My son was four years old the first time I took him to see a movie in the theater. We saw Racing Stripes. I remember this in detail because early on in the movie, Wendie Malick’s character makes fun of a racing horse, saying it looked like it was having a seizure. My son has epilepsy. It felt like a punch in the gut. I don’t even think he caught it, but I did. And it made me MAD.
Last week I went to the movies by myself and soon completely lost my appetite for the bucket of popcorn in my lap when the preview for the new movie Tower Heist came on the screen. A star-studded film, sure to be a hit, with an awful too-long joke about a “seizure boy” in daycare. Right there in the trailer. Not cool, Hollywood.
I’m mad because it feels like he’s talking about my son, and I don’t want him to hear things like that someday. I’m mad because I have to hear it, and it hurts really way down deep. Ironically, just before the preview came on the screen, the theater showed an advertisement about special weekly movie showings for families of children with autism, offering “lights on” and “lowered sound.” Do they realize that many children with autism also have seizures? Could they or their parents be offended or hurt by the preview coming up next… YA THINK?!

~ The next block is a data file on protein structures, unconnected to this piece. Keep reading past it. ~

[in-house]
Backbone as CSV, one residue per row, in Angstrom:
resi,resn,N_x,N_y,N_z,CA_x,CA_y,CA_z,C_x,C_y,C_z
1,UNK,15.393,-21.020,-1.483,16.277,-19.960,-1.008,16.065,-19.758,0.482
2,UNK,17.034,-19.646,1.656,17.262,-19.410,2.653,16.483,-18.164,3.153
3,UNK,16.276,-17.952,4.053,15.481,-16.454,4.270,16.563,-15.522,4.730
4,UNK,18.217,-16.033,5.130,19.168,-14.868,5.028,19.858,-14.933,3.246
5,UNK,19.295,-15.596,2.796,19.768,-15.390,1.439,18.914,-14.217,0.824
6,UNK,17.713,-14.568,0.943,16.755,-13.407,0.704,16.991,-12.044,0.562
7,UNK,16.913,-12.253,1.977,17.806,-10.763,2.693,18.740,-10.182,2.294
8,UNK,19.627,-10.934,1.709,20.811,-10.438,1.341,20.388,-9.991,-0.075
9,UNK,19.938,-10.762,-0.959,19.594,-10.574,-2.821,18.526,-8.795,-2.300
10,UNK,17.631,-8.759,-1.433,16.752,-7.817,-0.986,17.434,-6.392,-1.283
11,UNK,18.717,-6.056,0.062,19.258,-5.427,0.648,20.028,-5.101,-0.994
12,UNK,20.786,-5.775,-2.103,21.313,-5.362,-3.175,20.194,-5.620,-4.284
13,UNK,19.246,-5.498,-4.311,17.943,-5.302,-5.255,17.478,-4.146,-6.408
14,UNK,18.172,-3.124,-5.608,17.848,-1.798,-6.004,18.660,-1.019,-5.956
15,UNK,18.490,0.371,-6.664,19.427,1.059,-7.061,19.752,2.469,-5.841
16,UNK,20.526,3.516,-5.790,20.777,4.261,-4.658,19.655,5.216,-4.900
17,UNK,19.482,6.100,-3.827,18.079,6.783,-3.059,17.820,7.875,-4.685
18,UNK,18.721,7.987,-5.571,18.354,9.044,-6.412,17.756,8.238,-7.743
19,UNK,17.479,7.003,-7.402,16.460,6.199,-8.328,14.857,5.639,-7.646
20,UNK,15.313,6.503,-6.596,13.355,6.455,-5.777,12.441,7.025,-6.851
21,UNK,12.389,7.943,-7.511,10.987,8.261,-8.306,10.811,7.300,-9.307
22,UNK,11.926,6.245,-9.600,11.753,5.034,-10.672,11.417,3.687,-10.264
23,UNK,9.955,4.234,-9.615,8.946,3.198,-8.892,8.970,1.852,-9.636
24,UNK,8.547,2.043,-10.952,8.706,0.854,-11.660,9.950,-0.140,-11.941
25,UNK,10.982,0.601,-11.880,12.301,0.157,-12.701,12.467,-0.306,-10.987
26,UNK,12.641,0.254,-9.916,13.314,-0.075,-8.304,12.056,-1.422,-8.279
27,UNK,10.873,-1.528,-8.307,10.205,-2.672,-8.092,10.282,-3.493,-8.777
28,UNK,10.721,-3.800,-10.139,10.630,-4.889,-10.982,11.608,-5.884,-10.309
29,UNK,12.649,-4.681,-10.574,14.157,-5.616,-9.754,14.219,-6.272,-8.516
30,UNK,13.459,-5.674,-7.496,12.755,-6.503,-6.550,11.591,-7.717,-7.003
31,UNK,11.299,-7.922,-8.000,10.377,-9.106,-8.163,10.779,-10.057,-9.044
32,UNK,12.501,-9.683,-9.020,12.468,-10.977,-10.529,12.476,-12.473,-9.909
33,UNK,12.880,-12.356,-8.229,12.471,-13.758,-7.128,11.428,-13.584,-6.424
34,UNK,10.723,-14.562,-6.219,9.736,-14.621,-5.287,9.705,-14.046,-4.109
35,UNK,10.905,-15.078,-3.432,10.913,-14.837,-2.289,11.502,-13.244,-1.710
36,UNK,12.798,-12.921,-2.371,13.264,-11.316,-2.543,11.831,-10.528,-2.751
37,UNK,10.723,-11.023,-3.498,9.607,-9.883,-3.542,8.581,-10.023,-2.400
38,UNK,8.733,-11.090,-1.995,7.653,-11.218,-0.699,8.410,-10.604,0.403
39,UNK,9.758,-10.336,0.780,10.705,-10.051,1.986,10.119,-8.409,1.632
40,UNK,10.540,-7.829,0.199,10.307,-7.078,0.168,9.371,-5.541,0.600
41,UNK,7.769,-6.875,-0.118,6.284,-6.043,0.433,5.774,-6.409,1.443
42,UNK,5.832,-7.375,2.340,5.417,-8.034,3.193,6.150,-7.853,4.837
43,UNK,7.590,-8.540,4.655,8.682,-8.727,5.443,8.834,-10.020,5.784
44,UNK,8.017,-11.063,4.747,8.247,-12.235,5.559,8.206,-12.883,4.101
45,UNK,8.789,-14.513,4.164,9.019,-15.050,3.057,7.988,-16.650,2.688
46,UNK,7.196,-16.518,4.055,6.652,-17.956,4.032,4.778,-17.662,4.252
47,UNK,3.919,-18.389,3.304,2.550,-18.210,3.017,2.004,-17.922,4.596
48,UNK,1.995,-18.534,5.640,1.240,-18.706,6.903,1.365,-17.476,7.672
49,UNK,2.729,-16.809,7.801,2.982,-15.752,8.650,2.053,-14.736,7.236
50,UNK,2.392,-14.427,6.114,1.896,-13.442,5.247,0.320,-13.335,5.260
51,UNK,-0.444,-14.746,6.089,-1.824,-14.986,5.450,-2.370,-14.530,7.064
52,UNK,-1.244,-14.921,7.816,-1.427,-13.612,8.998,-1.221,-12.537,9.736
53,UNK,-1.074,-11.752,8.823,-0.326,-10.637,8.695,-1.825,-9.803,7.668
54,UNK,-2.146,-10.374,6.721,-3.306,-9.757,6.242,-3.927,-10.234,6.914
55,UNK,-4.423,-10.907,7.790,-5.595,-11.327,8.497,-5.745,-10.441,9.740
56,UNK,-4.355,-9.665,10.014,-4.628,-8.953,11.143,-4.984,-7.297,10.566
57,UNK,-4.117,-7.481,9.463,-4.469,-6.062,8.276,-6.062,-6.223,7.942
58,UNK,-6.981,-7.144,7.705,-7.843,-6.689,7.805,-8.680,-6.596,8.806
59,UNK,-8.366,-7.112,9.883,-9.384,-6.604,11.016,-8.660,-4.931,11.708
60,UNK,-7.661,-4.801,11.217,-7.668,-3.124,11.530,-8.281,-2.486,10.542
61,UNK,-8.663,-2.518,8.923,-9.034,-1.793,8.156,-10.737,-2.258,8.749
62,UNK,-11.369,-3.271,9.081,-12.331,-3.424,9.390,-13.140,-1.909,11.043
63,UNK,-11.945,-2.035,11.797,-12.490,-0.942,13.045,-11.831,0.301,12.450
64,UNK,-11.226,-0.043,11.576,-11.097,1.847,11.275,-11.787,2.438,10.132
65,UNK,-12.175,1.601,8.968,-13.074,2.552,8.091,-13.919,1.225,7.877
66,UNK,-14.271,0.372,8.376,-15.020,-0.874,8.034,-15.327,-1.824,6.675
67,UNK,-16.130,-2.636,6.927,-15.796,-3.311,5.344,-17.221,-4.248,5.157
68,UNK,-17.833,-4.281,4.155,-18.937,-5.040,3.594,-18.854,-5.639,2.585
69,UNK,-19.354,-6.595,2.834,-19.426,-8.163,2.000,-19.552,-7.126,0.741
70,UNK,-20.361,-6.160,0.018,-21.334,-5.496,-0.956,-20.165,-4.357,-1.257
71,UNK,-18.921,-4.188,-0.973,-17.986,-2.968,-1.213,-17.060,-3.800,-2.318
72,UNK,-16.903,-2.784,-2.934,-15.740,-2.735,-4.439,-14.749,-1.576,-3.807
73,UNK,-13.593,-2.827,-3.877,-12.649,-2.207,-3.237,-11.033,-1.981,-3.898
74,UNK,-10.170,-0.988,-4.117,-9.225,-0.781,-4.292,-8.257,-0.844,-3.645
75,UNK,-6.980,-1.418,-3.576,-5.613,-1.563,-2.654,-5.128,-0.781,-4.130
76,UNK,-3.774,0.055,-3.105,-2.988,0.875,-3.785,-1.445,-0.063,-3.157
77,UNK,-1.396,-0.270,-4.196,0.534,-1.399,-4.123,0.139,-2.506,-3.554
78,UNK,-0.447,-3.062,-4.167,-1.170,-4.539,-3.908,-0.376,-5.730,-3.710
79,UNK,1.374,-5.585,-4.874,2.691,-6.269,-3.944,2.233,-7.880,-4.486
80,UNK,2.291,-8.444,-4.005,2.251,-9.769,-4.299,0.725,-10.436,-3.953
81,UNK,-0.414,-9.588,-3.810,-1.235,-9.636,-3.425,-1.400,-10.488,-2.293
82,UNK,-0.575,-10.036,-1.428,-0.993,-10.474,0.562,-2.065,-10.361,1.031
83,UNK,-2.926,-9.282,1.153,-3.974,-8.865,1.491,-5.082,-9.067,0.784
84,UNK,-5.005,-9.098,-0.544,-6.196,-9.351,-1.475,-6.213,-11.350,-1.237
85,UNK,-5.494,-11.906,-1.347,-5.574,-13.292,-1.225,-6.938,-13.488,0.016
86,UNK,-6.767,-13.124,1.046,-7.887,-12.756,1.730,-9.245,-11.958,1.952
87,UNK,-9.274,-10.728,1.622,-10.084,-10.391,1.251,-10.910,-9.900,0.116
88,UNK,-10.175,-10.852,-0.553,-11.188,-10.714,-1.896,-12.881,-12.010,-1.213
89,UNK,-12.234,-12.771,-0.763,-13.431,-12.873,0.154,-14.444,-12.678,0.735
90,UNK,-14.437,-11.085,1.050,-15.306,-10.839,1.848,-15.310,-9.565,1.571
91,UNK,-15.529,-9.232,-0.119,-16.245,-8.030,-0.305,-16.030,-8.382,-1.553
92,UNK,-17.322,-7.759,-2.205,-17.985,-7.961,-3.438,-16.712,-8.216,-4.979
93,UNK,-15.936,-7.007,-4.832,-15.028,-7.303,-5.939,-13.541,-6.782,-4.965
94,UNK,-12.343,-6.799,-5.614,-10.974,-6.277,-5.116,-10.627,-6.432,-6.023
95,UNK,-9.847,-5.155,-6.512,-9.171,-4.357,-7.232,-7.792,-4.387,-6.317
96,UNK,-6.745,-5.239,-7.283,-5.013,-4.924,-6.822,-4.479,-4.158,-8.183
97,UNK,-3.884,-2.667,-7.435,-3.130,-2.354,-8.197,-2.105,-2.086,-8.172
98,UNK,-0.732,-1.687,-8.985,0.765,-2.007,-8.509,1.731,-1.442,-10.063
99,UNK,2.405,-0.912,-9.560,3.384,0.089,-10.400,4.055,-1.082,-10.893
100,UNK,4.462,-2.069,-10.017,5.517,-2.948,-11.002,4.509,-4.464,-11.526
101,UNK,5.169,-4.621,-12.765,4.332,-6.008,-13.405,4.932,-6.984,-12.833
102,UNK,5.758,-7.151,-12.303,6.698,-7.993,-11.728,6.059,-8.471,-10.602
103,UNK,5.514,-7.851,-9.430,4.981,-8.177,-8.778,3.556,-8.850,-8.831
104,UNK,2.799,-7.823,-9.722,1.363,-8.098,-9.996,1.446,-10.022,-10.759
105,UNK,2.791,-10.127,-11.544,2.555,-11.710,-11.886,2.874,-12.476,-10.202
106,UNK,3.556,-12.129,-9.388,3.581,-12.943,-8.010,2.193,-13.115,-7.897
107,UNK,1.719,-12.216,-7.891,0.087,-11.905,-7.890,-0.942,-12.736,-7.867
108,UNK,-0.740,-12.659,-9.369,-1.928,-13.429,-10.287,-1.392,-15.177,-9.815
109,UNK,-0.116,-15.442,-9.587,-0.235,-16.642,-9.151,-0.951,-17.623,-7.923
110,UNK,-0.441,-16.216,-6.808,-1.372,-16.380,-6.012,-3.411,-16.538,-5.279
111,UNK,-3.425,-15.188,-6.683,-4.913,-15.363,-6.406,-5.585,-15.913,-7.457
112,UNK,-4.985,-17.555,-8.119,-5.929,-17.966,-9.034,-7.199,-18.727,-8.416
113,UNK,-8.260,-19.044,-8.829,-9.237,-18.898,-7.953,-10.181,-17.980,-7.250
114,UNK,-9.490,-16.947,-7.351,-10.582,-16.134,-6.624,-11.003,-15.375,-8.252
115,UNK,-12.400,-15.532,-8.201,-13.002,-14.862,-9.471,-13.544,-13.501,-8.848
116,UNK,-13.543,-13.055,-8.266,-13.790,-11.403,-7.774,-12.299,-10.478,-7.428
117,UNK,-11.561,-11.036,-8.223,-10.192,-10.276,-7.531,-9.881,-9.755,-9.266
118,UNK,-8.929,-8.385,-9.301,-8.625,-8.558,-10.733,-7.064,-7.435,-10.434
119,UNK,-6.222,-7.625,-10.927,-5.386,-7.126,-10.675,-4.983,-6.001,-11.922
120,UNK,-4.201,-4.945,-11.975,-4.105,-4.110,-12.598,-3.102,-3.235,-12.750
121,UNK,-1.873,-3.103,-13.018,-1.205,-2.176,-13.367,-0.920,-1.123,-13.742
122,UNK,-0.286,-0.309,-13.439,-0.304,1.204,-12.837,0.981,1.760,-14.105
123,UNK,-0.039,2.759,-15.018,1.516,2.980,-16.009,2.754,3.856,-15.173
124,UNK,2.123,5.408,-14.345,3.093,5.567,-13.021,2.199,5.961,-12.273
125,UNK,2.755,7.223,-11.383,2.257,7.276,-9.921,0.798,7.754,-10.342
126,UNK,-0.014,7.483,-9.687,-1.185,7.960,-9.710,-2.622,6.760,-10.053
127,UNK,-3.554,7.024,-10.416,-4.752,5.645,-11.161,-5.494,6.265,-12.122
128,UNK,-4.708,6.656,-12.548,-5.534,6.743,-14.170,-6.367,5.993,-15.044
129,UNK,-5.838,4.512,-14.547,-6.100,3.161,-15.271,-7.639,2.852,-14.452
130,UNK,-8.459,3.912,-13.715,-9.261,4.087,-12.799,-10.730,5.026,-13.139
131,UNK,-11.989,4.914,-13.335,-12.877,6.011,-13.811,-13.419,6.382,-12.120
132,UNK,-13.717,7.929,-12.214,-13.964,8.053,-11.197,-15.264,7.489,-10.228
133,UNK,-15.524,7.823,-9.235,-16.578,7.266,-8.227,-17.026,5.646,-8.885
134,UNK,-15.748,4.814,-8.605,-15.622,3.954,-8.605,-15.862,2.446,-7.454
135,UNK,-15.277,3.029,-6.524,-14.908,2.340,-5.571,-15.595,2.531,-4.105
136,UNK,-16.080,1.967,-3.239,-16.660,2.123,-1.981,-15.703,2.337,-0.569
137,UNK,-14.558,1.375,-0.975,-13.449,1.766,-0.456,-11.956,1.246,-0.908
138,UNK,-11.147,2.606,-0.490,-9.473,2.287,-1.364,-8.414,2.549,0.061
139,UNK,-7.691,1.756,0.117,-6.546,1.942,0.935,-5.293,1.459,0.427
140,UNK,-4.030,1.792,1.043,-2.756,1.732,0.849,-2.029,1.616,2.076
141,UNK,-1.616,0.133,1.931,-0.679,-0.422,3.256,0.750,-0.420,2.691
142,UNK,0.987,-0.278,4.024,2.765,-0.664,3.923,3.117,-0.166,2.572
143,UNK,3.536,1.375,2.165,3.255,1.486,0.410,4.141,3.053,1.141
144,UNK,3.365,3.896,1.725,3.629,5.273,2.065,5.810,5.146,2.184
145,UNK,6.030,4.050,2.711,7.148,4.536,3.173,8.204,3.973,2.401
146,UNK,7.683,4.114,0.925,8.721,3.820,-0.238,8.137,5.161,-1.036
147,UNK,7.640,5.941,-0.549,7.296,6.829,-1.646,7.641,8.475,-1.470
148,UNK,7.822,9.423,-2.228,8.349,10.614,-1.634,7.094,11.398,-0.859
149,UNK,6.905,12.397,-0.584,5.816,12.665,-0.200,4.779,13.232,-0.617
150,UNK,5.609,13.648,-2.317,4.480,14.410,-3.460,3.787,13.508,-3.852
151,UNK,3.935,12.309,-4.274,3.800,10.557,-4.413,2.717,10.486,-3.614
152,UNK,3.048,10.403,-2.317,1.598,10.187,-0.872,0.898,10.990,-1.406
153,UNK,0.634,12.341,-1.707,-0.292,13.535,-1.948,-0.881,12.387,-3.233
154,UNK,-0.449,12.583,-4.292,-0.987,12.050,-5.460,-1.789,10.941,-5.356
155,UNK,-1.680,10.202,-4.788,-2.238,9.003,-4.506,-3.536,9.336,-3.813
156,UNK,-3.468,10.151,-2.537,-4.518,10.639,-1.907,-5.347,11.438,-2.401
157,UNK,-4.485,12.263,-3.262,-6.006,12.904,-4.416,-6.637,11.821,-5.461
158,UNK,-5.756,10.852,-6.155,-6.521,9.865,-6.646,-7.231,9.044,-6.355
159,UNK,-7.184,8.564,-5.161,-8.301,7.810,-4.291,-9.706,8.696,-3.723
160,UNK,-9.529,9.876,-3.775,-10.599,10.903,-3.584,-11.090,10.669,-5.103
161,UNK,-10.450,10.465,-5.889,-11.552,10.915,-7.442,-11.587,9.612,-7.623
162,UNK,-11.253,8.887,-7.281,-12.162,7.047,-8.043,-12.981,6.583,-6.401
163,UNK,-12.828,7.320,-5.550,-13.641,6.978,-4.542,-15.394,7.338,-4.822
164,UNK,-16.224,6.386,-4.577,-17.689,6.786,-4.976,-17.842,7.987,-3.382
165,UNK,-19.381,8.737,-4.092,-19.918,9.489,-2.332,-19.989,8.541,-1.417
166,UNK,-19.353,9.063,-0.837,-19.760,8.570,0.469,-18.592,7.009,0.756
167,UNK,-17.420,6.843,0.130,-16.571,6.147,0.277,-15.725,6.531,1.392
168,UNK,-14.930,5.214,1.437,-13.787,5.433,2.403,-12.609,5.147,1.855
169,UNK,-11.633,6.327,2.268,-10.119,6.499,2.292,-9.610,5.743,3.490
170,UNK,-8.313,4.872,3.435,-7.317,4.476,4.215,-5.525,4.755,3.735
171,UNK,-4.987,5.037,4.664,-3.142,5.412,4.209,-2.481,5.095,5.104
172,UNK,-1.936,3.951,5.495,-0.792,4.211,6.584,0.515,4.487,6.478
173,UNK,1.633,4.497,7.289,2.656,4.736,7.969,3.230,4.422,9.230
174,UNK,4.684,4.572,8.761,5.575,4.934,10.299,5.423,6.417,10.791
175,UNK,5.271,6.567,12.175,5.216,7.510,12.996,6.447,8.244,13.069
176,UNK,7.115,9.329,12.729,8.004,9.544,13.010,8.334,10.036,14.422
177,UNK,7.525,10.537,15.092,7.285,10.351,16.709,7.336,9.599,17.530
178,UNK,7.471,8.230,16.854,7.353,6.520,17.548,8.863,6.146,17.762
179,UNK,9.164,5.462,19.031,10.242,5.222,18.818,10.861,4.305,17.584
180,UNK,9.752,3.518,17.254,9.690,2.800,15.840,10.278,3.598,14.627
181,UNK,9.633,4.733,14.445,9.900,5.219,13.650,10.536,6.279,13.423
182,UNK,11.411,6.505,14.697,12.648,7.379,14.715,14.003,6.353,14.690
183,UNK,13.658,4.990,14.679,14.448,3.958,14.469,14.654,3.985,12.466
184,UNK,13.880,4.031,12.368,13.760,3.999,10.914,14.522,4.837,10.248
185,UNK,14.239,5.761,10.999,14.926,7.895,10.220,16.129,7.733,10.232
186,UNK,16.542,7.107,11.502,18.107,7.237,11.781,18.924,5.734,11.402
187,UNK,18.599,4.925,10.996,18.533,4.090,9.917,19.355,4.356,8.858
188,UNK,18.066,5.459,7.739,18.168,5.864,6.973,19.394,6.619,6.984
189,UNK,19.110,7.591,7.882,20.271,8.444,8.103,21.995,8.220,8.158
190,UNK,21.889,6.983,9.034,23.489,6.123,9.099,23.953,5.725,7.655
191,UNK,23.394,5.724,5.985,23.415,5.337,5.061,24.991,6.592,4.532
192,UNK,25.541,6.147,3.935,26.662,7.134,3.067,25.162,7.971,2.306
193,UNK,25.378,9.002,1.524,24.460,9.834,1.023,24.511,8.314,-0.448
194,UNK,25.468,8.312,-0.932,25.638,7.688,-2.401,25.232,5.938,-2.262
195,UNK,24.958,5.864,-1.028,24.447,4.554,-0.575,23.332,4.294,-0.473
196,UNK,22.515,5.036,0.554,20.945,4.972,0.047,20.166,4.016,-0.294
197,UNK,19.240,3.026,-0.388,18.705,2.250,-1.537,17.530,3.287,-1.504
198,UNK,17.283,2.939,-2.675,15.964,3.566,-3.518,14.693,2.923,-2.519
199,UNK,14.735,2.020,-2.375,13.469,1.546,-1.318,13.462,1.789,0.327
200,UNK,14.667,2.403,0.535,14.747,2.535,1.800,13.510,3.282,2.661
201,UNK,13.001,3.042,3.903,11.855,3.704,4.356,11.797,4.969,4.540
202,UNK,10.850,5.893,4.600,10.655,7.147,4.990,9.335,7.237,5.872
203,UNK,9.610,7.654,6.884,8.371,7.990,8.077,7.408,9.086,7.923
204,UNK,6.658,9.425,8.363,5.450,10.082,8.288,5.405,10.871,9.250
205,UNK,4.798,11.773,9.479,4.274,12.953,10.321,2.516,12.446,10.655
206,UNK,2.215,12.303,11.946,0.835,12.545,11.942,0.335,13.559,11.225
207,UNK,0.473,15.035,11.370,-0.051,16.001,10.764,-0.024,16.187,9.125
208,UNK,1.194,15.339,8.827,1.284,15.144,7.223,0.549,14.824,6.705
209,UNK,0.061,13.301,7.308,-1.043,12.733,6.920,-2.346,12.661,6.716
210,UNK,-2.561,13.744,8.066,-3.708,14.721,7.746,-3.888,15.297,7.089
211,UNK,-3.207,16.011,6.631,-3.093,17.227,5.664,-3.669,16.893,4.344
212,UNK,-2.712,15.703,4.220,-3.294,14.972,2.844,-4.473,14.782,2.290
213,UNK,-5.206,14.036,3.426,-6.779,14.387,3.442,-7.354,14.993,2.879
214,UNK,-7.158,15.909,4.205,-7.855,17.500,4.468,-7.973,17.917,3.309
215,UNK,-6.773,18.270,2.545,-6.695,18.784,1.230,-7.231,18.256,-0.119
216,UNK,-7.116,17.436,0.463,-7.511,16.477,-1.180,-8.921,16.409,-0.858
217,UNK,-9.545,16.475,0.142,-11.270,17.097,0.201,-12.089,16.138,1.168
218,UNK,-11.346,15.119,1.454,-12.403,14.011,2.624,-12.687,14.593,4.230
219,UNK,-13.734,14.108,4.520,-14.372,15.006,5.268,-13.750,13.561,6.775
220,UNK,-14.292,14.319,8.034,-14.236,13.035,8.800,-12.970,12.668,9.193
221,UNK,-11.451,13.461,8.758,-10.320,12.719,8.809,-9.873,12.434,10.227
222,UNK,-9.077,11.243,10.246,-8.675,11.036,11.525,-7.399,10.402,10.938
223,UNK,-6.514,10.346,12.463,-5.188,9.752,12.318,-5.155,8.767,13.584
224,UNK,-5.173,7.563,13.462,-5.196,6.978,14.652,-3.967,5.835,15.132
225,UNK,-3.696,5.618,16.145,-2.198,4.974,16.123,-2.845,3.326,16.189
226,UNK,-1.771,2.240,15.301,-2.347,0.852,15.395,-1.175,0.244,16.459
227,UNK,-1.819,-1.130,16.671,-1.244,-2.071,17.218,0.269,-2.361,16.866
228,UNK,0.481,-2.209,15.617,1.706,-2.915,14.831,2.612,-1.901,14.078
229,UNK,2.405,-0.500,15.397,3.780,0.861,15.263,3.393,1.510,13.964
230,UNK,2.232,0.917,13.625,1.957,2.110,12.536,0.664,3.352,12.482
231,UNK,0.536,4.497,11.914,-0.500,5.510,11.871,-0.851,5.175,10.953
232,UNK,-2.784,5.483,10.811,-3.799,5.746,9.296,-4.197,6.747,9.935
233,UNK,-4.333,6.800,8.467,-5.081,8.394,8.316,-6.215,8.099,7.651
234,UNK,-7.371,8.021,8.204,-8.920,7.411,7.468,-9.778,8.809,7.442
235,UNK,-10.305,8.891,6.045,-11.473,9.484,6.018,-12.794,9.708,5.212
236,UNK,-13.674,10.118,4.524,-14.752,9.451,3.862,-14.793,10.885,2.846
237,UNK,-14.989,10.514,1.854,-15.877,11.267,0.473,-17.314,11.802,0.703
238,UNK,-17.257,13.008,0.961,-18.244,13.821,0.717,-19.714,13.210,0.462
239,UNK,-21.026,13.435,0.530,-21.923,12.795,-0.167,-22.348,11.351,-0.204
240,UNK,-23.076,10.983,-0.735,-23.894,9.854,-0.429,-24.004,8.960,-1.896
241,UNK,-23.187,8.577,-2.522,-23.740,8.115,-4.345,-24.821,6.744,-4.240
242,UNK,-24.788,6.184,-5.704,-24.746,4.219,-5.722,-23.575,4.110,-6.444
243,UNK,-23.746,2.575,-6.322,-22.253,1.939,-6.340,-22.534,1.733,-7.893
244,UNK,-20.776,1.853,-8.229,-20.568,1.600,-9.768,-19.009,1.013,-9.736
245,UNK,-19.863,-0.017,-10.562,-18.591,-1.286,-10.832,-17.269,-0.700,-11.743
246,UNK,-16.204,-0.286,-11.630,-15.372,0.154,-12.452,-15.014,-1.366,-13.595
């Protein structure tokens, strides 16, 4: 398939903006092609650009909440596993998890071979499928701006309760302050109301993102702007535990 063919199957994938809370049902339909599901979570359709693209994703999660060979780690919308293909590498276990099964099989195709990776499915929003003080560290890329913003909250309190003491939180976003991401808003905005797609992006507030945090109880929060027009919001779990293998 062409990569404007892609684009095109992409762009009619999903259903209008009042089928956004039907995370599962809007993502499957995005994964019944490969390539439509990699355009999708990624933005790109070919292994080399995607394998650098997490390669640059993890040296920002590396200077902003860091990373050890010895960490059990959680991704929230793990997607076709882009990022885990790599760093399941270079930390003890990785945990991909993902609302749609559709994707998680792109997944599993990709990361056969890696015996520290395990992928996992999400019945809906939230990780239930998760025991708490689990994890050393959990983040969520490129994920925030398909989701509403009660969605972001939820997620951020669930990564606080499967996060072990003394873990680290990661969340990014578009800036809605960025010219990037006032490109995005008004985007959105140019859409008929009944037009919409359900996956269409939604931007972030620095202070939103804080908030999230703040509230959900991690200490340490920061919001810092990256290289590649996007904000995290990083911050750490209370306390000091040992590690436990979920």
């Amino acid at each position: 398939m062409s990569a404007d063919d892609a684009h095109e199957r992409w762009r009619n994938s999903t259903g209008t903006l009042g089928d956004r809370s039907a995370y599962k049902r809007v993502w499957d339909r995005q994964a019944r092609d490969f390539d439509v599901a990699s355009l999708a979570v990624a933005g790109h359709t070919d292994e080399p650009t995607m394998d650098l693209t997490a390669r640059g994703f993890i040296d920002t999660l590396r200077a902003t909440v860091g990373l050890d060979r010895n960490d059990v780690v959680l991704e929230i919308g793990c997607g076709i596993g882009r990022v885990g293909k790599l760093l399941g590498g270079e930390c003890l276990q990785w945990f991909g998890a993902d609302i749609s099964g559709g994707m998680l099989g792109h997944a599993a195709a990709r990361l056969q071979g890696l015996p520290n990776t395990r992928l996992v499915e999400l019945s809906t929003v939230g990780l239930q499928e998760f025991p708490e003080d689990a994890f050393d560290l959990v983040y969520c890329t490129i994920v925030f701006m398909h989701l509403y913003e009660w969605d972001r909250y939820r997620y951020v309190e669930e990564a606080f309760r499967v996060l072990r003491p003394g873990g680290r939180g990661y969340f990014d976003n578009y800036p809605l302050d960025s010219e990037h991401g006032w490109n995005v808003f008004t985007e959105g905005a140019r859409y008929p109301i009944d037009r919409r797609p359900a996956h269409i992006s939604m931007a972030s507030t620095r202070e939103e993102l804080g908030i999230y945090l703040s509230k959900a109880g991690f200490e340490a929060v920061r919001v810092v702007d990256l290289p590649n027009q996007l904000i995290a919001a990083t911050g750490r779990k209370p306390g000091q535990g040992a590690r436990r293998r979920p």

I wrote an email to the movie theater and have yet to hear back. I won’t stop there, obviously. Crazy enough, I used to be a manager at the same theater and know how easy it is to snip and splice certain things right out OR! just not put a trailer on the beginning of a film. And yeah, that’s a lot to ask, but oh my gosh I would hate myself if I didn’t at least ask.
It sickens me that I feel like I’m the one that needs to take a chill pill. I get it that in a PG and up movie, an adult should be able to take the humor. But you know what? I still think it’s not okay. Epilepsy is serious no matter what age. It isn’t funny and should not be made fun of.
I’m only sharing the Tower Heist trailer below because you’re going to go look for it anyway, and honestly with that scene taken out, it looks like a fun movie. (The bit I am furious about starts at 1:18.) It’s not like I am calling for a boycott, but I would be really happy if this distasteful use of words brings awareness to be more careful about what you say- in real life and in movies. For more information, please visit The American Epilepsy Outreach Foundation and EpilepsyFoundation.org.
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